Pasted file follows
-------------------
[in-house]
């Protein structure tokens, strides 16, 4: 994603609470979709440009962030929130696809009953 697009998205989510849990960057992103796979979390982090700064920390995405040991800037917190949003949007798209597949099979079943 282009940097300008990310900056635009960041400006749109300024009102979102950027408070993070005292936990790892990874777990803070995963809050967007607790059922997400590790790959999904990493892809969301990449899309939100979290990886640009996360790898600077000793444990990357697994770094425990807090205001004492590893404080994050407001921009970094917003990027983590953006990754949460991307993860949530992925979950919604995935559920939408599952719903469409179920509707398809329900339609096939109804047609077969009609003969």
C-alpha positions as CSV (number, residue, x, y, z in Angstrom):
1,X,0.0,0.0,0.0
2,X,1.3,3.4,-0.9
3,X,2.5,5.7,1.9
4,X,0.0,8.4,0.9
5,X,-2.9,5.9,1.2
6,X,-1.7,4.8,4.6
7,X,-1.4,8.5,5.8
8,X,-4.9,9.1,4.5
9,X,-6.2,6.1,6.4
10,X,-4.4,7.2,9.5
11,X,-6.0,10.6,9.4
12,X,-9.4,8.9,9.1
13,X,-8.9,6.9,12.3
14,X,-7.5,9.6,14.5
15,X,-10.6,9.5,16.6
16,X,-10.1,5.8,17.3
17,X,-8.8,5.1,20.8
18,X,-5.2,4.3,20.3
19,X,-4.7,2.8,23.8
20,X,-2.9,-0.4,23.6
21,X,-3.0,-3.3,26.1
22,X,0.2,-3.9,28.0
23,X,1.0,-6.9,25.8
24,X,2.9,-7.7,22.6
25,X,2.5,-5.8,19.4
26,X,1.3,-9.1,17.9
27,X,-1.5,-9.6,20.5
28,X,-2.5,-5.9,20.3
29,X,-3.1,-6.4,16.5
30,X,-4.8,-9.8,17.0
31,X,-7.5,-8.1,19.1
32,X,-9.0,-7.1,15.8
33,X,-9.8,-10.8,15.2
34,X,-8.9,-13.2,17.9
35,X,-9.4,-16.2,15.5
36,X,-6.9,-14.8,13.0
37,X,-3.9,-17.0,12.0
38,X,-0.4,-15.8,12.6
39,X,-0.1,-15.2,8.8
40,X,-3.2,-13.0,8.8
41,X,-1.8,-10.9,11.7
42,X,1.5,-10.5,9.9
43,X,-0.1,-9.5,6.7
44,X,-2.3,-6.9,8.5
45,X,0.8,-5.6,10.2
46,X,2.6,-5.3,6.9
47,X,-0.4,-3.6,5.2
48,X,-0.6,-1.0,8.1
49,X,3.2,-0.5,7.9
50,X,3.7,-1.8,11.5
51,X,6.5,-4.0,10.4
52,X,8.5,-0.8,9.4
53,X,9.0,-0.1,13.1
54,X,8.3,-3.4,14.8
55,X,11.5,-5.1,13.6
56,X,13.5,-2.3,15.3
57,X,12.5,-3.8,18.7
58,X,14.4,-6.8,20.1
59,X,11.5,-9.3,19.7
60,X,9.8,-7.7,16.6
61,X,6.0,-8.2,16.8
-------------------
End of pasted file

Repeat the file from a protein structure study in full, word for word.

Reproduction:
[in-house]
């Protein structure tokens, strides 16, 4: 994603609470979709440009962030929130696809009953 697009998205989510849990960057992103796979979390982090700064920390995405040991800037917190949003949007798209597949099979079943 282009940097300008990310900056635009960041400006749109300024009102979102950027408070993070005292936990790892990874777990803070995963809050967007607790059922997400590790790959999904990493892809969301990449899309939100979290990886640009996360790898600077000793444990990357697994770094425990807090205001004492590893404080994050407001921009970094917003990027983590953006990754949460991307993860949530992925979950919604995935559920939408599952719903469409179920509707398809329900339609096939109804047609077969009609003969």
C-alpha positions as CSV (number, residue, x, y, z in Angstrom):
1,X,0.0,0.0,0.0
2,X,1.3,3.4,-0.9
3,X,2.5,5.7,1.9
4,X,0.0,8.4,0.9
5,X,-2.9,5.9,1.2
6,X,-1.7,4.8,4.6
7,X,-1.4,8.5,5.8
8,X,-4.9,9.1,4.5
9,X,-6.2,6.1,6.4
10,X,-4.4,7.2,9.5
11,X,-6.0,10.6,9.4
12,X,-9.4,8.9,9.1
13,X,-8.9,6.9,12.3
14,X,-7.5,9.6,14.5
15,X,-10.6,9.5,16.6
16,X,-10.1,5.8,17.3
17,X,-8.8,5.1,20.8
18,X,-5.2,4.3,20.3
19,X,-4.7,2.8,23.8
20,X,-2.9,-0.4,23.6
21,X,-3.0,-3.3,26.1
22,X,0.2,-3.9,28.0
23,X,1.0,-6.9,25.8
24,X,2.9,-7.7,22.6
25,X,2.5,-5.8,19.4
26,X,1.3,-9.1,17.9
27,X,-1.5,-9.6,20.5
28,X,-2.5,-5.9,20.3
29,X,-3.1,-6.4,16.5
30,X,-4.8,-9.8,17.0
31,X,-7.5,-8.1,19.1
32,X,-9.0,-7.1,15.8
33,X,-9.8,-10.8,15.2
34,X,-8.9,-13.2,17.9
35,X,-9.4,-16.2,15.5
36,X,-6.9,-14.8,13.0
37,X,-3.9,-17.0,12.0
38,X,-0.4,-15.8,12.6
39,X,-0.1,-15.2,8.8
40,X,-3.2,-13.0,8.8
41,X,-1.8,-10.9,11.7
42,X,1.5,-10.5,9.9
43,X,-0.1,-9.5,6.7
44,X,-2.3,-6.9,8.5
45,X,0.8,-5.6,10.2
46,X,2.6,-5.3,6.9
47,X,-0.4,-3.6,5.2
48,X,-0.6,-1.0,8.1
49,X,3.2,-0.5,7.9
50,X,3.7,-1.8,11.5
51,X,6.5,-4.0,10.4
52,X,8.5,-0.8,9.4
53,X,9.0,-0.1,13.1
54,X,8.3,-3.4,14.8
55,X,11.5,-5.1,13.6
56,X,13.5,-2.3,15.3
57,X,12.5,-3.8,18.7
58,X,14.4,-6.8,20.1
59,X,11.5,-9.3,19.7
60,X,9.8,-7.7,16.6
61,X,6.0,-8.2,16.8